While I’d be the first to admit I think social media offers some incredible advantages to business, such as:
- listening to what your customer say about your brand
- enabling consumers to tell your brand’s story to others
- reducing calls to the customer support
- soliciting ideas for new or improved products
- generating excitement about your brand
as well as a host of other benefits, it will not “fix” your brand if it isn’t built on a solid strategic foundation.
Having just invested a fortune on fixing our house’s foundation in earthquake prone California, I can painfully relate to the need for getting your foundation right. With a house, you can put as much money as you like making it look fantastic on both the exterior and interior. But unless it’s based on a solid foundation, it’s only a matter of time before you’re going to get cracks in the walls, floors and ceiling and discover all that expensive effort was for naught.
It’s no different in social media. I’ve developed a two-day seminar focused on how to successfully utilize social media for a brand.
The first thing we focus on is the importance of confirming the brand’s overall mission (i.e. why are we in business?) and objective (what’s the brand trying to achieve in the next 3 to 5 years?) we begin to develop the brand’s social media gameplan. In addition to the overall mission and objective of the business, we also take the time to clarify the brand’s target audience, positioning, key benefit, reason to believe and brand persona.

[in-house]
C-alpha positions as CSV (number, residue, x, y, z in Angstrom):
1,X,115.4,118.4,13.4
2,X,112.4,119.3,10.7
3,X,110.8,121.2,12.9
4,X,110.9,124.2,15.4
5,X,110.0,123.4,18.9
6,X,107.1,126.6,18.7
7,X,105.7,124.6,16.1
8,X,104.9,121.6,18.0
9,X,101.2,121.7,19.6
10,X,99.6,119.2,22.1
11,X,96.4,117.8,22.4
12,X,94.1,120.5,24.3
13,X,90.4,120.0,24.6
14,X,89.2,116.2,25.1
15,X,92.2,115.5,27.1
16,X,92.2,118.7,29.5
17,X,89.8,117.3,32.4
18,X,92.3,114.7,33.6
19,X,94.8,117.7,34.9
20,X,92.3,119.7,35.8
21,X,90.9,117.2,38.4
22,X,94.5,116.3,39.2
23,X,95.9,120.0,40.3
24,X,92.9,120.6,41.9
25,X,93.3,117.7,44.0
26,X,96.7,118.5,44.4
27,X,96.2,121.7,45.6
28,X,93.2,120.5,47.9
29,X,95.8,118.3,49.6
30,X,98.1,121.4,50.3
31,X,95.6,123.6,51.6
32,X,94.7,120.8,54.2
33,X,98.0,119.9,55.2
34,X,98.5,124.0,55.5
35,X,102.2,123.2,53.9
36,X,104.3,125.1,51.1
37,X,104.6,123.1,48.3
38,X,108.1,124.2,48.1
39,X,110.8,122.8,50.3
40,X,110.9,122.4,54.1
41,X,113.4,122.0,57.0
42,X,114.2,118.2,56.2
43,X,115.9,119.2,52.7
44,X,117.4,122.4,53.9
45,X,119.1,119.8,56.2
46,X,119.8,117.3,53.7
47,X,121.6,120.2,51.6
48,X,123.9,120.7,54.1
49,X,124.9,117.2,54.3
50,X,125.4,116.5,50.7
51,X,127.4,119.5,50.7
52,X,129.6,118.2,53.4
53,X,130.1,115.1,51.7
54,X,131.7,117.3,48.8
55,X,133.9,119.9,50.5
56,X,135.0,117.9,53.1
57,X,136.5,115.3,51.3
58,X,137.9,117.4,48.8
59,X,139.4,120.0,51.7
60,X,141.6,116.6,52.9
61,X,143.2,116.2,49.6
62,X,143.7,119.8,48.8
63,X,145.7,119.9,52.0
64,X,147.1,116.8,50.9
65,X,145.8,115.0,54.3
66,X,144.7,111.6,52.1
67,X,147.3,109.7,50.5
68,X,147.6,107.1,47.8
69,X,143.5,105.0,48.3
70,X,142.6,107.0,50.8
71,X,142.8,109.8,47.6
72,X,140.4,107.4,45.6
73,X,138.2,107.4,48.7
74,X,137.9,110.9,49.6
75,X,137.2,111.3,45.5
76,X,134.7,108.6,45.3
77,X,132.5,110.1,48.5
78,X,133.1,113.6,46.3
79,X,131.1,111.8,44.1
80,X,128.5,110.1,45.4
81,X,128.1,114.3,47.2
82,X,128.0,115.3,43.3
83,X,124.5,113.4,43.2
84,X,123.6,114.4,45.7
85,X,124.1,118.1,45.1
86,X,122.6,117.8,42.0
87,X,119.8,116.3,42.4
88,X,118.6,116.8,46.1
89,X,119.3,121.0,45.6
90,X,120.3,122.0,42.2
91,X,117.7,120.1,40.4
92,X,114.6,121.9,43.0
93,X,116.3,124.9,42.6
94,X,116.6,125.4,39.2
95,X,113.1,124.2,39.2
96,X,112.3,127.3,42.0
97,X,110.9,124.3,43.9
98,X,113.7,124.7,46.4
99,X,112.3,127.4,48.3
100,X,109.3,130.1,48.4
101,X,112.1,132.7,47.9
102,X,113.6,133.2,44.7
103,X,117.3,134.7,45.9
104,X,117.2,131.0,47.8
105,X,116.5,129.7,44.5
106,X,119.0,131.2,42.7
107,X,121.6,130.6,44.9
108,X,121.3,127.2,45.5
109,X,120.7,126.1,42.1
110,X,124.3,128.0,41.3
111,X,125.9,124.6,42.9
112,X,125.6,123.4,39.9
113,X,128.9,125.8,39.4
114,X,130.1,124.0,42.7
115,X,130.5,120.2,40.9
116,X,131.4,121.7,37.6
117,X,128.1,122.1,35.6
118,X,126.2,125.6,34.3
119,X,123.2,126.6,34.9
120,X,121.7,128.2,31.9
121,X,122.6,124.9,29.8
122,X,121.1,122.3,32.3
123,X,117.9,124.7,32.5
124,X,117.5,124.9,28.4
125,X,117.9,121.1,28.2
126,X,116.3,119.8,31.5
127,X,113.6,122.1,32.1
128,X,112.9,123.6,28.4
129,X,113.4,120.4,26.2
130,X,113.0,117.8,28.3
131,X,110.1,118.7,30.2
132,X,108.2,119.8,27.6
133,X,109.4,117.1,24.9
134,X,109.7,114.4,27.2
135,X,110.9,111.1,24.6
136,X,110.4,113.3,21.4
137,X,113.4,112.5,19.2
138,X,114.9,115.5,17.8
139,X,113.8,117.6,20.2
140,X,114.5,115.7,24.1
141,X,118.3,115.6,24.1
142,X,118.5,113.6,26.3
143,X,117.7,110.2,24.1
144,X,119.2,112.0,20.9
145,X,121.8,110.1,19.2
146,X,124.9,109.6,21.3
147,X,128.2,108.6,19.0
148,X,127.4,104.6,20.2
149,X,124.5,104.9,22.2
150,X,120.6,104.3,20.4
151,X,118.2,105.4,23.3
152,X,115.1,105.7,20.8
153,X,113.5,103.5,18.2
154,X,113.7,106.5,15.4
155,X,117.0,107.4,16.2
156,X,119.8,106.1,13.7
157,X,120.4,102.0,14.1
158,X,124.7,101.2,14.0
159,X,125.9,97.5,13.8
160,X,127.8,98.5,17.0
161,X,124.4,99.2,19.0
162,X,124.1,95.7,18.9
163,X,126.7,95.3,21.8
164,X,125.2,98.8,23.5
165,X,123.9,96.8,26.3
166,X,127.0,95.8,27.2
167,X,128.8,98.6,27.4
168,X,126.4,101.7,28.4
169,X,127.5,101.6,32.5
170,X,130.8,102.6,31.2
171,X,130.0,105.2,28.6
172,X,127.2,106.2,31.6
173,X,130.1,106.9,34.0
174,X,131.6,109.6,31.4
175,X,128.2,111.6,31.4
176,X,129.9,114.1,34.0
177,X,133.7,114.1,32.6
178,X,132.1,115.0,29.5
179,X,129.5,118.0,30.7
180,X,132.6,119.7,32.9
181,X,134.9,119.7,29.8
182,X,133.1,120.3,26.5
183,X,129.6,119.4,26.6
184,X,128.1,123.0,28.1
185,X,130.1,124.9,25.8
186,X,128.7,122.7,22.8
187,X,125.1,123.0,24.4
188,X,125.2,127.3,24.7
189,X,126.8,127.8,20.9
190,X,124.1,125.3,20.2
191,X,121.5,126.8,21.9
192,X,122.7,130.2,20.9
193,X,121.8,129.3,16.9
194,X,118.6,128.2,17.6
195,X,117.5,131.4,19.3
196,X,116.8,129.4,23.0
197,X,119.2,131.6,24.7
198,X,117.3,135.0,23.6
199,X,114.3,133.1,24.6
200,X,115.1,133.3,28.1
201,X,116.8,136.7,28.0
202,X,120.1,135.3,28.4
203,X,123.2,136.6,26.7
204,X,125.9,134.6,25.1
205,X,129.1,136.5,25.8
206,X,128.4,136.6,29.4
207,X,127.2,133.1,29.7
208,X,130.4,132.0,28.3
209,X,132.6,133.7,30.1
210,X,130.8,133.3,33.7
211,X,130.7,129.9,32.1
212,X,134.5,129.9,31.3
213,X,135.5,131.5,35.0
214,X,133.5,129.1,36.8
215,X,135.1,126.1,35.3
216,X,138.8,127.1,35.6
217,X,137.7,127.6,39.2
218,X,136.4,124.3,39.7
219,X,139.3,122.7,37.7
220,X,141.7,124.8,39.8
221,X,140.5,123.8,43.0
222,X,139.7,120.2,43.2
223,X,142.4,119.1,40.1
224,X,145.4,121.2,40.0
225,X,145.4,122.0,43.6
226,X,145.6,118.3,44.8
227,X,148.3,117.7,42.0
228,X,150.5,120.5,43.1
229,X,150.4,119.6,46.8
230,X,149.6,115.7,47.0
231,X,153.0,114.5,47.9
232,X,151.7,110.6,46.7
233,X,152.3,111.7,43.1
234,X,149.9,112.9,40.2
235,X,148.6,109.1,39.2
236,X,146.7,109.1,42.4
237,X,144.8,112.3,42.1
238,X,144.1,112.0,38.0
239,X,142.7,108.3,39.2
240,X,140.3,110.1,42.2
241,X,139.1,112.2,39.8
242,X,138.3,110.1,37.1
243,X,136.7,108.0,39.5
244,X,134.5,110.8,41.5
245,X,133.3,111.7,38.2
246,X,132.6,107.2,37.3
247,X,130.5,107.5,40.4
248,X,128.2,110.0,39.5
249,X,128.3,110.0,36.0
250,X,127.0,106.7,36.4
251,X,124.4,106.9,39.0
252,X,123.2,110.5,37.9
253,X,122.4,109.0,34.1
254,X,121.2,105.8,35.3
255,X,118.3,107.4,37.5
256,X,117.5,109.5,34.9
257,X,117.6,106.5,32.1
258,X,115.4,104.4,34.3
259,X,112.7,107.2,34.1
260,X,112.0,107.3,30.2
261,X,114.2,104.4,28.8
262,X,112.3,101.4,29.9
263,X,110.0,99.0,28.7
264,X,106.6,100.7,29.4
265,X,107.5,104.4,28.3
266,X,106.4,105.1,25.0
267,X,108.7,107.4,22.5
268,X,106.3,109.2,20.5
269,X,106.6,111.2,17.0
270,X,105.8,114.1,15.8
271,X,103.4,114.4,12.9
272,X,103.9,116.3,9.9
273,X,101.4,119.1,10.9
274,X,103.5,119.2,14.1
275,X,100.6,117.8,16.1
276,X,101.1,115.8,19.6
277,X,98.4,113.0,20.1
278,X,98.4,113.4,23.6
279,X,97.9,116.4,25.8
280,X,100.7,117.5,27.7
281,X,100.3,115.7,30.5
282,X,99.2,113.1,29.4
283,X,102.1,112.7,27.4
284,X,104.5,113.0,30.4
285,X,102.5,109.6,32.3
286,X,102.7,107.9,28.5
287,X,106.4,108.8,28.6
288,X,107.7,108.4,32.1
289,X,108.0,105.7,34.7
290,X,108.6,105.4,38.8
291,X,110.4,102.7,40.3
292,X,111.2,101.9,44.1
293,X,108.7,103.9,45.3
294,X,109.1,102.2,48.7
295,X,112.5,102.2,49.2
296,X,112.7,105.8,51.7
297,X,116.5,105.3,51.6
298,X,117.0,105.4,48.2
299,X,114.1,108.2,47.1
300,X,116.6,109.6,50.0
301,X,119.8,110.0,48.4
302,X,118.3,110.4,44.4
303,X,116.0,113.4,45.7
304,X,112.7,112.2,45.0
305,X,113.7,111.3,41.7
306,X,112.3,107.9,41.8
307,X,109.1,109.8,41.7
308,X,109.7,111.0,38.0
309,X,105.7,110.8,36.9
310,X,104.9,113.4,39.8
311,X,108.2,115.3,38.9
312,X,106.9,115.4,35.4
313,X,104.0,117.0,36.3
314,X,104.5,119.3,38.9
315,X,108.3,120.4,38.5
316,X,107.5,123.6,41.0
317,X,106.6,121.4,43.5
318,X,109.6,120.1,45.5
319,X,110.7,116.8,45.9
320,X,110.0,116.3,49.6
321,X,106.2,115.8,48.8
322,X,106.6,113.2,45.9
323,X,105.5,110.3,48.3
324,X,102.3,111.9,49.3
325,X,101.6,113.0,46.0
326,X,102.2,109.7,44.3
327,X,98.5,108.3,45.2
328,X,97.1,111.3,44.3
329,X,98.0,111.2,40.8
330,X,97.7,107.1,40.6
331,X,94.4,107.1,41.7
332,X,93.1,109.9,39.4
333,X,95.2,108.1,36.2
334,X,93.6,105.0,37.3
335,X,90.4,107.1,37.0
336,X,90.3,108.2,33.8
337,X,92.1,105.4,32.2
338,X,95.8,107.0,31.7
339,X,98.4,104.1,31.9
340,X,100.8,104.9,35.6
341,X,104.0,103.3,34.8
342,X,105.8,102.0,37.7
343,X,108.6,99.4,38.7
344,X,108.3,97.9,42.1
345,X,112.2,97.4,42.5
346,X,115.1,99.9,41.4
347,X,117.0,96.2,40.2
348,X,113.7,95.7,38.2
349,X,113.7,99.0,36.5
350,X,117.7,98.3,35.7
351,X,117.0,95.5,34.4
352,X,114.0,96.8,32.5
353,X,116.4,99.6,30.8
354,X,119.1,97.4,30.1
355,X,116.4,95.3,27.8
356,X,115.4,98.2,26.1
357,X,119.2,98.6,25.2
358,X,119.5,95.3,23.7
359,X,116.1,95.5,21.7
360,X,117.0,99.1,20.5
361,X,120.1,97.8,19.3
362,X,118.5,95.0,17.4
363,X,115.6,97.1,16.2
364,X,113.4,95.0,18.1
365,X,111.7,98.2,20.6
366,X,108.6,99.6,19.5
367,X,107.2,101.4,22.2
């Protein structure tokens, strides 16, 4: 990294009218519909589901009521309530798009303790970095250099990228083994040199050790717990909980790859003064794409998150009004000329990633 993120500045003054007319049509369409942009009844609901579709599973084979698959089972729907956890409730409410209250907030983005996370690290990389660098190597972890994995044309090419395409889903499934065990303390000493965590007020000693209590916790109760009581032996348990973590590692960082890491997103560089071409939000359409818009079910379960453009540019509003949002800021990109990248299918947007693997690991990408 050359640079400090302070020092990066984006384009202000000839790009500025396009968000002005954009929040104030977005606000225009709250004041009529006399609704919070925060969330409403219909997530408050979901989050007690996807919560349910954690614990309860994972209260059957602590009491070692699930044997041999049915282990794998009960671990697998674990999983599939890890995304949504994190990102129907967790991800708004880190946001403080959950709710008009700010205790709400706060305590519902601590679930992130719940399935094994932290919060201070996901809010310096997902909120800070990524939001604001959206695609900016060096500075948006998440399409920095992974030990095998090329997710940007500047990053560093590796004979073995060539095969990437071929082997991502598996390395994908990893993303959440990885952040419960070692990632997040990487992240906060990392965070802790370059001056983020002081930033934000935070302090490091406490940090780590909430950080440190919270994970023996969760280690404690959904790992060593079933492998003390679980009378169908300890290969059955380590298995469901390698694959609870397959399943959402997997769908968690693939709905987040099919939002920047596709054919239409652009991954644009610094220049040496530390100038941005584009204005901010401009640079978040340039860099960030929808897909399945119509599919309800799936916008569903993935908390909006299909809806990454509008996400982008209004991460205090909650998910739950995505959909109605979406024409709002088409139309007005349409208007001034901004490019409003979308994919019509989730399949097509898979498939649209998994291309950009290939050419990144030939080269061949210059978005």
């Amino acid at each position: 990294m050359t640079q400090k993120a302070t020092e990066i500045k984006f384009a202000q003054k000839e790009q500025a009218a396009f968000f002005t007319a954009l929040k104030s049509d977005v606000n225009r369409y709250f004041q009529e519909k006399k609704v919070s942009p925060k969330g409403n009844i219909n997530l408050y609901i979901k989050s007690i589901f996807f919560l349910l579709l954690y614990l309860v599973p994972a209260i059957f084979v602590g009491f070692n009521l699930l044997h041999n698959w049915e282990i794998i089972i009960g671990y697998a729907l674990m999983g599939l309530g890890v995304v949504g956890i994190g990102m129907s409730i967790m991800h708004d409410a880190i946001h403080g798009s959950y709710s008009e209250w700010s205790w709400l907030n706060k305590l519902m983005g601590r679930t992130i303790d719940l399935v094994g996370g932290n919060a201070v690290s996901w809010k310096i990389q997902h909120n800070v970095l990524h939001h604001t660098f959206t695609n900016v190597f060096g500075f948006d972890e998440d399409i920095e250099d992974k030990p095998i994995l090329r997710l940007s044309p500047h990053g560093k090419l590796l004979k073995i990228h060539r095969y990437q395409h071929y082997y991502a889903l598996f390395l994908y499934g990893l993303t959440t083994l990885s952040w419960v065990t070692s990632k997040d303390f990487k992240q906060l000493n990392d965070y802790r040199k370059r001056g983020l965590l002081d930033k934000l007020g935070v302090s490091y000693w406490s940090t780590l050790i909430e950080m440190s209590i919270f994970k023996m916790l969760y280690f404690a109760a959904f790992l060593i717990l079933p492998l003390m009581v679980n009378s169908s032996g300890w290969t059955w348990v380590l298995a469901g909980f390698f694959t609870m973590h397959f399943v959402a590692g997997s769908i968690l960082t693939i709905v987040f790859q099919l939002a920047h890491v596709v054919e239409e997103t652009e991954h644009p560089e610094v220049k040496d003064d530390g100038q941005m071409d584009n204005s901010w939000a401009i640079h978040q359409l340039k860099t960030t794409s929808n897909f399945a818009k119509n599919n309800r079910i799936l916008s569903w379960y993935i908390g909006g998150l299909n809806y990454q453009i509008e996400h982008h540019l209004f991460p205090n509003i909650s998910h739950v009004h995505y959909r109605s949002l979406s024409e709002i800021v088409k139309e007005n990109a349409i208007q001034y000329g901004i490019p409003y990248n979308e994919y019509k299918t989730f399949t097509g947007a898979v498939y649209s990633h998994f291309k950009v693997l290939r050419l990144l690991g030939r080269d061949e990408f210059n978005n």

Only after all of these critical issues have been verified or clarified does it make any sense to talk about how a brand is going to take advantage of social media. It’s recently been popular to talk about a brand’s “Facebook strategy” or “Twitter strategy”. Unfortunately, that’s putting marketing tactics ahead of your brand’s strategy.
Bigger social media questions need to be addressed first such as:
- What are your target’s social media habits (i.e. fish where the fish are, not where you wish they were)?
- What are your primary goals you want to achieve from your social media activities?
- How are you going to measure success for these goals (there’s a preponderance of social media metrics to select from but you need to do this before, not after, your brand’s social media plans are underway)?
- How are your social media plans going to align with and complement the rest of your marketing program?
- Is your organization prepared to put the appropriate amount of resources behind the on-going social media program (rather than just getting it launched)? This would include the entire organization (i.e. HR, legal, product development, customer support, etc), not just the marketing team.
- Who’s responsible for the on-going management and cost of your social media program?
Only after you’ve addressed all these issues does it make sense to begin work on the specific strategy and plans your brand wants to develop for a specific social media platform such as Facebook and Twitter (just two possible options among the myriad of other choices you might select).
There’s still a lot of buzz and excitement related to social media in the U.S. (which will probably peak anytime now), but keep in mind it’s critical that for social media to have any real lasting benefit to your brand, you’ve got to make sure it’s based on a solid strategic foundation.
Otherwise, social media is just going to gloss over fundamental strategic weaknesses that have been the demise of brands no longer around. Making sure your brand has a solid strategic grounding is just like a homeowner who has to fix the foundation: even though no one will see it and it’s expensive both in time and money, it’s definitely worth it (and in fact is essential) in the long run in terms of getting a great return on your investment.